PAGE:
In its very first chapter, Mohammad Hanif’s narrator urges the reader to look closely at the scene of Mohammad Zia-ul-Huq’s final farewell before he boards his final fatal airplane flight. And that is something that the reader must keep doing throughout the rest of the book, as Mohammad Hanif draws out the stories of potential suspects – the narrator himself, a sidelined general, his trusted deputy, an angry blind woman with a death sentence on her head, a crow, a group of tapeworms, even a crate of mangoes – to account for Huq’s assassination.
The book – the first by the BBC Urdu Service chief – is a delightful political and historical satire that examines the last few days of the life of the influential Pakistani leader. Following in the mighty footsteps of Mohsin Hamid, this latest page-turner from Pakistan explores an important time in the history of Pakistan, when the rapid Islamicization, coupled with the war in Afghanistan, gave rise to the greatest evils in our world today, fundamentalism and terrorism.
Nowhere is Hanif’s satire more potent than in a scene from a Fourth of July party at the American Ambassador’s residence, where, amongst the Marines and CIA spooks, a lonely bearded man by the name “OBL”, from Laden and Co. Construction, appears, and is generally avoided by all, other than receiving some words of congratulations from American intelligence officials. OBL, hungry and at a loss for people to talk to, finally ventures into the kitchen tent for some food, but finds it all ravaged by the rest of the exuberantly intoxicated guests.
The majority of the book deals with the story of the narrator, Junior Under Officer Ali Shighri, and how he seeks to avenge the apparent suicide of his father, which he blames on Gen. Huq. Along the way, Shighri meets Obaidullah, a young fellow cadet at the Air Force Academy, who proceeds to quickly fall in love with him. The love manifests itself most when Obaid, upon realizing Shighri’s plot to assassinate Zia, attempts to steal a plane from the Academy and crash it into the General’s residence. Shighri is promptly arrested by the ISI, who subject him to rigorous psychological torture, below the premises of Lahore Fort. Eerily, Hanif’s descriptions of Lahore Fort bring to mind the premises of something much closer to home – our very own Lalbagh Fort.
The rest of the book shows the lives of the narrator and Gen. Huq on a collision course (pardon the pun) with each other. Up to this point, each character gets his own dueling chapter to tell the tale of their activities on the last few weeks before the assassination, but then they all merge into a confusing tangle of events that culminates in the fatal plane crash.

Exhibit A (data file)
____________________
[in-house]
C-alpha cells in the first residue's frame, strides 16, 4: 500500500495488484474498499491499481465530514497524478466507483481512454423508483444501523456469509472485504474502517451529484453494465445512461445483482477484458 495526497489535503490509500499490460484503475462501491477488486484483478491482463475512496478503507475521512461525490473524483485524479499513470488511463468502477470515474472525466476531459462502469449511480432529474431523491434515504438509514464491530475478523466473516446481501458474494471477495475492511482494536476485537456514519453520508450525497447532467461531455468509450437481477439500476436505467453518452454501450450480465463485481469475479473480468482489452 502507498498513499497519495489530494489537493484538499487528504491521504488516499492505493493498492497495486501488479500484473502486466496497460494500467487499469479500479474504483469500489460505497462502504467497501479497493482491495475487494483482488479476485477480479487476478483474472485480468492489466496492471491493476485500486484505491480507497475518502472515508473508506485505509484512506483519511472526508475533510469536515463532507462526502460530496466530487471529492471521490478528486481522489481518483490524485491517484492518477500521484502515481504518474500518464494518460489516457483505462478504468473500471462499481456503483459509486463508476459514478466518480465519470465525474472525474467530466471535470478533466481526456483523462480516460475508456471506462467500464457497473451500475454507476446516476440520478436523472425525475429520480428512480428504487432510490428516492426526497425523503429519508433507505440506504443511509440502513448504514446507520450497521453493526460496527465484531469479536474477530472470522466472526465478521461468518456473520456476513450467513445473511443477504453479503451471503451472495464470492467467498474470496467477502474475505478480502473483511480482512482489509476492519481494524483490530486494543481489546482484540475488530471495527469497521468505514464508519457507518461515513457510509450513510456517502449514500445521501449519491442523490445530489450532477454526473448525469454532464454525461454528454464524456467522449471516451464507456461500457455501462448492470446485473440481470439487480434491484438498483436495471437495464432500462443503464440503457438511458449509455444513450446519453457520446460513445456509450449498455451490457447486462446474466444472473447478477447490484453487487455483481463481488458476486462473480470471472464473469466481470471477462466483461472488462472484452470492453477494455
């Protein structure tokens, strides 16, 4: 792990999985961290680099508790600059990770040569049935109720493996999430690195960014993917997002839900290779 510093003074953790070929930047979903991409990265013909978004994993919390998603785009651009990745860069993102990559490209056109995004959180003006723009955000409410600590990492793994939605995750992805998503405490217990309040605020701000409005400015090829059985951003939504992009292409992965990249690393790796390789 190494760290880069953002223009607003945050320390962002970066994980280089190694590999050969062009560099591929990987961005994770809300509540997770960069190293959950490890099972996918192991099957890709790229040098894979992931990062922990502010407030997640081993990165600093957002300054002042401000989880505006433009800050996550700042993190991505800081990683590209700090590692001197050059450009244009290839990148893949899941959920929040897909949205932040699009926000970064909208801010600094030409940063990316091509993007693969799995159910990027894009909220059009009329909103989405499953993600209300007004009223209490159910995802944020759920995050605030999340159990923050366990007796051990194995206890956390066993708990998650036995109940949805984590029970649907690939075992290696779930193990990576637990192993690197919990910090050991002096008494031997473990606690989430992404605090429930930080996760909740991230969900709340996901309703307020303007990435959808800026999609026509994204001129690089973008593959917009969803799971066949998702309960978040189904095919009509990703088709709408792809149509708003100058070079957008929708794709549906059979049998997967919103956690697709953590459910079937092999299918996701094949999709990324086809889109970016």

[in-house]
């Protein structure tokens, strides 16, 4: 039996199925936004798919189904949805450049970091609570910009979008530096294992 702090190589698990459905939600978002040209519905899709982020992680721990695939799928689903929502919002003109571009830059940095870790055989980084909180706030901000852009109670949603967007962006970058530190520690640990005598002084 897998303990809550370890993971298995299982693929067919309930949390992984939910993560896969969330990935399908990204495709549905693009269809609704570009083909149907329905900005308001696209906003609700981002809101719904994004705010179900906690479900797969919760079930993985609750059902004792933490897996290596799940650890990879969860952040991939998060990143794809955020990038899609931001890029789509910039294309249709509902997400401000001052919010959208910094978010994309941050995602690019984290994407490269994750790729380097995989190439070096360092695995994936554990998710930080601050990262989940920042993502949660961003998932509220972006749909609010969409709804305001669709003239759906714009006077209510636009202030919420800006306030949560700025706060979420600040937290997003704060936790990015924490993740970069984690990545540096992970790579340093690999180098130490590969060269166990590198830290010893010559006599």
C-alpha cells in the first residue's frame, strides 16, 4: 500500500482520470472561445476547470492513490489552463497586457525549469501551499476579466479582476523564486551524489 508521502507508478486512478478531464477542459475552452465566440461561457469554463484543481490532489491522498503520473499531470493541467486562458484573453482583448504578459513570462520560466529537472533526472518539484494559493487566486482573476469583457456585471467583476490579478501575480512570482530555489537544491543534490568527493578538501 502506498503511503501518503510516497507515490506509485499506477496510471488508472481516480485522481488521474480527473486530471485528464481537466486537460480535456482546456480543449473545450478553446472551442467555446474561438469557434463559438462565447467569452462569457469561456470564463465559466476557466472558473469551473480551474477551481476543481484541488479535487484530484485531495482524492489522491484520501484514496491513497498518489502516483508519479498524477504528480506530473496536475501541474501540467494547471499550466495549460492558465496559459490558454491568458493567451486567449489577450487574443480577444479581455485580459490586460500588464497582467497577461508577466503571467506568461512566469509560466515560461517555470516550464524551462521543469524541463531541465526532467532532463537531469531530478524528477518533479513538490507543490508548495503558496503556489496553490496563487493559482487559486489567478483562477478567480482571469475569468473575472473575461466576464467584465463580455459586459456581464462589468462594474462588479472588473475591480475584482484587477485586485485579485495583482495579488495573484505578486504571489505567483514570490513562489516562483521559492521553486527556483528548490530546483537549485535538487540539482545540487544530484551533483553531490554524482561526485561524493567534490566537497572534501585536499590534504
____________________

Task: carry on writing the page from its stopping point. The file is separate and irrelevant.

Along the way, Shighri’s motive – to avenge his father’s death – becomes clearer. However, the greatest character development in the book happens to the soon-to-be-dead General Huq, who undergoes a rapid transformation in the face of a death that he foretells from a passage in the Quran. The book very clearly elucidates the rapid Islamicization that grips the General’s brain, as well as the fear and paranoia of impending death that grips him from the beginning of the book. The fear of death, coupled with the death of his most trusted bodyguard, drives him into a frenzy of mistrust, as a result of which he sidelines his most senior general, the head of the ISI, who then hatches a plot to kill Huq himself. Along the way, Huq learns what his people really think of him, from a policeman who meets him during a brief escapade, and realizes that none of his sycophants are worth trusting anymore.
Bangladeshi readers will recognize one line in particular – “the last time someone tried to steal a plane, the country was split in two”, referencing the final journey of our very own Birshreshtho Matiur Rahman.
The book leaves the reader with more questions than answers. First off, how many people conspired to murder the General? There are a host of suspects, both human and animal, but there seems to be no end of potential suspects. Even General Beg, Huq’s eventual successor as Chief of Army Staff, seems to be have knowledge of the plot as well, as do many of the other characters who make an appearance in the book. But then the reader must remember that Hanif set out to write a piece of historical fiction, not to rewrite the history books nor spawn more conspiracy theories.
Overall, the book is an exciting and interesting read, and is hard to put down. However, compared to Mohsin Hamid’s darker tales of betrayal and deception, Hanif’s book seems to fall short, and lack some of the dynamism that Hamid is able to infuse into his own writing. That said, A Case of Exploding Mangoes is still a fantastic tale in itself, and is definitely worth the read.